If the machine’s coolant is any other color than green or orange, there could be an issue. If it looks very diluted, then that is also another warning sign. Tap water is not good to run as coolant in aluminum engines, and will cause corrosion in the engine!
GOOD OR BAD GAS
This step is usually simple. If give the gas tank a quick sniff and the gasoline smells rancid then you will be looking at either carburetor overhauls or the same thing with the fuel injection system. At that point you can request the seller to lower his price or know you will need to do some maintenance.
ARE THE DRIVE LINES SOLID
UTV’s are usually 4×4’s which means they have axles and CV boots. Check the CV boots coming out of the front and rear differentials as well as the boots on all four spindles. If they are torn or cracked, that means the vehicle has been driven hard and those axles will need to be rebuilt or replaced. If the machine has been lifted, and stock axles are used, you might as well get new ones right away that are meant to take the further bend the lift puts on them. You never want to hear grinding noises from the drive lines on a test drive.
INSPECT THE FRAME
It is very important to check out the frame on any machine. If you see cracks or awkward bends in the frame that shouldn’t be there, then walk away, and quickly! Big crashes can be covered up with fresh plastics and body panels but a frame will tell the true tale. Check shock mounting points. If there is rust around them, then they have been overstressed. Another sign the machine has been driven hard.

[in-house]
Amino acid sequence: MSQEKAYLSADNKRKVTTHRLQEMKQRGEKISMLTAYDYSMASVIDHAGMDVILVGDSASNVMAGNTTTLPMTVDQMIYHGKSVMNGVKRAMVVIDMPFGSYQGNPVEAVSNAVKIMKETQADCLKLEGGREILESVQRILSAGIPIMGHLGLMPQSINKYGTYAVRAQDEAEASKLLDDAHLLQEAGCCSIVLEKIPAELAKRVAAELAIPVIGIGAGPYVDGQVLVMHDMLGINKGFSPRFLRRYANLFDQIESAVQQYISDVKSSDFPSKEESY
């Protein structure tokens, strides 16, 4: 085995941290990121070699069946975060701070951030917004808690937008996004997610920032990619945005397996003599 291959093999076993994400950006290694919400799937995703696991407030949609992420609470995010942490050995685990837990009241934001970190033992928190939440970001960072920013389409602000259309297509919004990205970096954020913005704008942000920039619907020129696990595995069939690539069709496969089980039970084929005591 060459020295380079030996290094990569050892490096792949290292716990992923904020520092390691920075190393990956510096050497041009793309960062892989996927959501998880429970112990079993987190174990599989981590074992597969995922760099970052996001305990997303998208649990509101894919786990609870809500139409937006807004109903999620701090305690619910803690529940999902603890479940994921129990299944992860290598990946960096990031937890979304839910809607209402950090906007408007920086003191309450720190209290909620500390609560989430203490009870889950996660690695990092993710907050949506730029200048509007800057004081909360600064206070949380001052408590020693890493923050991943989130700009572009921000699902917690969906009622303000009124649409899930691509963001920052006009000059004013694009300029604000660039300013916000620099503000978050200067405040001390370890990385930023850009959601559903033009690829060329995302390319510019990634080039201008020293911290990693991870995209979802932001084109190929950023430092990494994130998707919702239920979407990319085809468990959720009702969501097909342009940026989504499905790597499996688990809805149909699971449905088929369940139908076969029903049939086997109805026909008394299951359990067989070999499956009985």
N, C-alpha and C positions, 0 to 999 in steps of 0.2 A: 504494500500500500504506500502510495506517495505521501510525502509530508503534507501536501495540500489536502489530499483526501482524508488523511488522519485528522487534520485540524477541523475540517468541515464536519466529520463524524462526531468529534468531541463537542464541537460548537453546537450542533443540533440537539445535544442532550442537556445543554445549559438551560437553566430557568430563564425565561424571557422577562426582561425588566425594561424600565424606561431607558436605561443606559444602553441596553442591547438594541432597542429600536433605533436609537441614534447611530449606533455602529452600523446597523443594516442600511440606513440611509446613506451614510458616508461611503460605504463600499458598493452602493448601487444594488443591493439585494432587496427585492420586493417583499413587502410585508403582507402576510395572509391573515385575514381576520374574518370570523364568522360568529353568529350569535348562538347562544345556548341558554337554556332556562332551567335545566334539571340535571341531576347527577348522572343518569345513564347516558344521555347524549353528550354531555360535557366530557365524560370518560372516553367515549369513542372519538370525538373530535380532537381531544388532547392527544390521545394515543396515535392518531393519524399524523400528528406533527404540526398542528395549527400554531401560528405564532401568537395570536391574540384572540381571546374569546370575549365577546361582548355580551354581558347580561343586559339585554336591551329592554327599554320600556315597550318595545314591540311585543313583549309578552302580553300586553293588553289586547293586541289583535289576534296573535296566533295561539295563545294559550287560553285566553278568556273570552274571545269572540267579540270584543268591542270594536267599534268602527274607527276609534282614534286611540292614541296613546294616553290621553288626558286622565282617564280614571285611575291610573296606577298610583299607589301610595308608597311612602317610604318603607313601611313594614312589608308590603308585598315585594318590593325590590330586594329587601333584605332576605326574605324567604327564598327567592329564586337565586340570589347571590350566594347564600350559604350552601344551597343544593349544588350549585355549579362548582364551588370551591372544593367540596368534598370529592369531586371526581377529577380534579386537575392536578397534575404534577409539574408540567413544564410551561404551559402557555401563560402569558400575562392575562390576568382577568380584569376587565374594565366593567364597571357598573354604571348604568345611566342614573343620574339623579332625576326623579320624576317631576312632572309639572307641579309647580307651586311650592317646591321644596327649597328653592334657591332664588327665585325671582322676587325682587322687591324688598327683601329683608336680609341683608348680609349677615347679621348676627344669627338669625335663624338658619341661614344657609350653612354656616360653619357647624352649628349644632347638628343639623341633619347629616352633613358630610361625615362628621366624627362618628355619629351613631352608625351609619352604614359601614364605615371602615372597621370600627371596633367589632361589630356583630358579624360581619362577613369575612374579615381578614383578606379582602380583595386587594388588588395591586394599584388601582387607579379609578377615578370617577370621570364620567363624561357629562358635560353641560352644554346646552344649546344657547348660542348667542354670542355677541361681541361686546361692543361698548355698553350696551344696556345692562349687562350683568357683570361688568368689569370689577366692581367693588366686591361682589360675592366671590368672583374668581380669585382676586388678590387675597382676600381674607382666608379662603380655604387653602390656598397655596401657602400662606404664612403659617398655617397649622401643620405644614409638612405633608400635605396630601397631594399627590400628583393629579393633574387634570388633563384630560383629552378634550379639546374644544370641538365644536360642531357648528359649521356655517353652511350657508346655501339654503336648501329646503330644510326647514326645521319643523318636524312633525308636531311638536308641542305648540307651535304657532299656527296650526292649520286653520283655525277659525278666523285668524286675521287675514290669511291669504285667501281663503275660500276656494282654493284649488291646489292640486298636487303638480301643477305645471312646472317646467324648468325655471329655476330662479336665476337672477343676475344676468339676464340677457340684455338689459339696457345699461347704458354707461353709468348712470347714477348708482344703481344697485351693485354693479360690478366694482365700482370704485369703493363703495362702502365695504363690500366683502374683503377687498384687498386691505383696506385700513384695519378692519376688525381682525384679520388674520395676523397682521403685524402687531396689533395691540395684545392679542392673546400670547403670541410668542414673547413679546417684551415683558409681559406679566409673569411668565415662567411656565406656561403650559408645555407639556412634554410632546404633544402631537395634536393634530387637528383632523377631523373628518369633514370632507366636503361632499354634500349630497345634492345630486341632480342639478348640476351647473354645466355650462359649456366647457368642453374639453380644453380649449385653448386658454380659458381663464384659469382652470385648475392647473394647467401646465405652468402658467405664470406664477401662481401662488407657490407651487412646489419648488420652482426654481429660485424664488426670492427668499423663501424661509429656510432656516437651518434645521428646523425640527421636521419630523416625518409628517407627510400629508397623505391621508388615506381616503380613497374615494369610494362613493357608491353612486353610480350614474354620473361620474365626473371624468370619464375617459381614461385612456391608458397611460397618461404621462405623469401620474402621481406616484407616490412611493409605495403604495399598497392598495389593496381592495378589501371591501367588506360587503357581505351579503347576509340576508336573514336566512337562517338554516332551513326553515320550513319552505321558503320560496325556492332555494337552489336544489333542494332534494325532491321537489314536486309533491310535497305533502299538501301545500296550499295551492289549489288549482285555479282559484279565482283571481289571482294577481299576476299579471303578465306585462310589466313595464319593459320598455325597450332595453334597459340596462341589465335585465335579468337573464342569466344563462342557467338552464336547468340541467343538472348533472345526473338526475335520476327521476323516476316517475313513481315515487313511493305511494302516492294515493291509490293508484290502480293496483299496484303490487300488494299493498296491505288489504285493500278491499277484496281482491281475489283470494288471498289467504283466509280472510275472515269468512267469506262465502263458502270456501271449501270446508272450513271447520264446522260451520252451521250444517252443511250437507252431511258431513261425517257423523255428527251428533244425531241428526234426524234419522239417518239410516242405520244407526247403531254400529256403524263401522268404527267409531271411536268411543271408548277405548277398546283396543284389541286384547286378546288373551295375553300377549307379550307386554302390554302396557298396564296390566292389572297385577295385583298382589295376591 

If you look over a machine and see parts on it that are jerry rigged, or not how they should be, that can tell you a lot about a seller’s maintenance of their vehicle. Same thing goes with aftermarket parts: Some upgrades are just that, an upgrade of a weaker stock part, however some add-ons take value away from machines. If a UTV is highly customized either it was made that way just to go slow and look pretty, or ridden hard and pushed to its limits in hard trail riding or racing. Don’t let a showy machine that is clean, and has a lot of parts blind you to other problems. Educate yourself so you know what prices are in your area, price common mods, and especially those that are desirable to you. For instance, it you know you absolutely want doors and harnesses, look for cars that have those. Know the price of new tires, and what works for your area. If you are a rock runner, sand tires add zero value to you.
If you don’t have a strong technical background, pay a shop mechanic or experienced friend to accompany you. The small expense can save a great deal of money down the road.
KNOWING YOUR STUFF
Especially if you are mechanical, bring tools with you. It is easy to carry a jack to lift the machine to check for slop in the drive components and suspension. A battery or jump box will allow you to start machines that have dead batteries. Showing that you are technically savvy will make the owner self conscious, and that may help you get a better price. If they think you will catch hidden problems, they may admit to them. The owner was too lazy to properly store the machine, so he may just want to get the machine out of his garage. That can provide a negotiating point.